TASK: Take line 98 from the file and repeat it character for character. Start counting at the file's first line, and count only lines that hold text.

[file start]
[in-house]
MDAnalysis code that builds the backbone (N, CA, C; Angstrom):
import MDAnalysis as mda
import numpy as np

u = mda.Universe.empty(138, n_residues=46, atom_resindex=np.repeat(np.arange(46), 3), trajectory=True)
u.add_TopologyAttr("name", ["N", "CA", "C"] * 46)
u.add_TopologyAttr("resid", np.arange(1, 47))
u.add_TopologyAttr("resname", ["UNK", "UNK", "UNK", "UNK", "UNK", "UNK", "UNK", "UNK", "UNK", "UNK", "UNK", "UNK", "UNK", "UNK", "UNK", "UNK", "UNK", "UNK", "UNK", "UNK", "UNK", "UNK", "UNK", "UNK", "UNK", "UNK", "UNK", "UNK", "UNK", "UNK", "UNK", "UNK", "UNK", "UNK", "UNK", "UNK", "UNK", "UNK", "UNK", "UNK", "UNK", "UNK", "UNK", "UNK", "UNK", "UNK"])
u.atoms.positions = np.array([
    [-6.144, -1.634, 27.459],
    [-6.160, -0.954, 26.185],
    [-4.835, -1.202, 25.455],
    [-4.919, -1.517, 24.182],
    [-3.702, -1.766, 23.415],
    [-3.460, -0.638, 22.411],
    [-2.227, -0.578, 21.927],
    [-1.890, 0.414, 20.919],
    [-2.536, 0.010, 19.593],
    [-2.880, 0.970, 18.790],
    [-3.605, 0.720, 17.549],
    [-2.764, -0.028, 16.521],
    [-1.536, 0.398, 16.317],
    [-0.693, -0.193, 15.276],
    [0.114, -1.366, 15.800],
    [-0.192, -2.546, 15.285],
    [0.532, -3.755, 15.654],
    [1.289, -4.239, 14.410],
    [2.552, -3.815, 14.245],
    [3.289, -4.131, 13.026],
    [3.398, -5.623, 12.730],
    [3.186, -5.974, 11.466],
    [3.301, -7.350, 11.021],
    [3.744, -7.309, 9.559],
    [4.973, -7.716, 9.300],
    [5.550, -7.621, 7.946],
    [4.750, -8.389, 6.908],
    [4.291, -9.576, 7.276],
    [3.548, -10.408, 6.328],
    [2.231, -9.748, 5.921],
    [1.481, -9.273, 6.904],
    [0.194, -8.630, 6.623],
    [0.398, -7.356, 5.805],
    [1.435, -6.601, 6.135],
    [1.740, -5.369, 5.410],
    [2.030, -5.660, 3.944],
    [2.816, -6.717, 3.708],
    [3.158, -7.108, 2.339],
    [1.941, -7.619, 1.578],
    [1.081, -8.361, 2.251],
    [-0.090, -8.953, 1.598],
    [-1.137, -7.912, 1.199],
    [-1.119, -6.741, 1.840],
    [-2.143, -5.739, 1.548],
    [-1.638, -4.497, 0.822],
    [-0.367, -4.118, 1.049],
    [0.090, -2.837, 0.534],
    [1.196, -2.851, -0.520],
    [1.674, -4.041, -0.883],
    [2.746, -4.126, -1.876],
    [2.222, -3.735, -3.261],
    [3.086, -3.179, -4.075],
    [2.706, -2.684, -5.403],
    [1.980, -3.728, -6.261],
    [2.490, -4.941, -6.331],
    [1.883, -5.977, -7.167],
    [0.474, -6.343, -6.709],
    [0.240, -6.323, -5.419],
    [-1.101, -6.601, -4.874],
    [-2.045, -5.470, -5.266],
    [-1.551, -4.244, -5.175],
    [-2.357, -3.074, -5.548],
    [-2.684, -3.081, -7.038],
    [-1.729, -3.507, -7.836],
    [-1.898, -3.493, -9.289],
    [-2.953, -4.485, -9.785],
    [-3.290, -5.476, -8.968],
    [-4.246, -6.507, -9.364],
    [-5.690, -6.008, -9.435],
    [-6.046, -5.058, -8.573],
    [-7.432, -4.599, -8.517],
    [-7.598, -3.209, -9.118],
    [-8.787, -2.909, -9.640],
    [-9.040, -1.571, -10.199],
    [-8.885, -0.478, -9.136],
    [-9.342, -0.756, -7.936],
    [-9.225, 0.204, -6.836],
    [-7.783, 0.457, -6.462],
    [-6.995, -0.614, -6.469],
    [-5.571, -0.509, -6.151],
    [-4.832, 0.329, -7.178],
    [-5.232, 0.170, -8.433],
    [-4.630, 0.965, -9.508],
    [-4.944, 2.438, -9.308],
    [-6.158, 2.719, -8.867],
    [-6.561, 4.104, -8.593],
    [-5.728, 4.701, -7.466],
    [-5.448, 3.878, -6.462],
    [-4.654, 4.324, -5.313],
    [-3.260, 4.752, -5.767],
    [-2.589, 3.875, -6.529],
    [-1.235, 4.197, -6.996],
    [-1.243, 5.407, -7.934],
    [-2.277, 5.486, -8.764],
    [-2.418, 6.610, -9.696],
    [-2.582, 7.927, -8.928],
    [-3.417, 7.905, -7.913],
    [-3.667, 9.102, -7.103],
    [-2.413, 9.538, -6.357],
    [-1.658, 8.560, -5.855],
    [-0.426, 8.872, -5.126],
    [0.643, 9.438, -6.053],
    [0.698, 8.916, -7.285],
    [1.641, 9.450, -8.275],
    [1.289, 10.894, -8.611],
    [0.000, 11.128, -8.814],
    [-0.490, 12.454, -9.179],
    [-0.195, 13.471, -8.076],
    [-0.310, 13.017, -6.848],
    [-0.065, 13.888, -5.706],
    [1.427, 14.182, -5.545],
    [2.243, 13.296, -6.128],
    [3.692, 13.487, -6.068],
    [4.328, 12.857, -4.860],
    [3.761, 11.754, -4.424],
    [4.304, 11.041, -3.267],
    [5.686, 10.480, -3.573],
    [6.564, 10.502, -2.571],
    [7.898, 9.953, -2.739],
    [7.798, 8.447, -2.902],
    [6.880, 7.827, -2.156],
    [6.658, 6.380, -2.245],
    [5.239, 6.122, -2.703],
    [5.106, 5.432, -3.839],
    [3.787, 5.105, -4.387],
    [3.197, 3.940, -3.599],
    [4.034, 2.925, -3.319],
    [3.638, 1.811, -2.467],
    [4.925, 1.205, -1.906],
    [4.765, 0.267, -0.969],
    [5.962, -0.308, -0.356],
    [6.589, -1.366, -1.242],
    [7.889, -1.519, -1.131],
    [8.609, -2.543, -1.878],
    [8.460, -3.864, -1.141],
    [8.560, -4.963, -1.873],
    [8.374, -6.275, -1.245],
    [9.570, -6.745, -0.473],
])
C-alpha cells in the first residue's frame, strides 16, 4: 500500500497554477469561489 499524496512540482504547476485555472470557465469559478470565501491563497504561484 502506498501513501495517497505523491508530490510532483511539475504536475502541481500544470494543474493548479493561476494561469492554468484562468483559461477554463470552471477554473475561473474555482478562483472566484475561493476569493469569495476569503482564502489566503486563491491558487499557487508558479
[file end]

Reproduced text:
    [-4.654, 4.324, -5.313],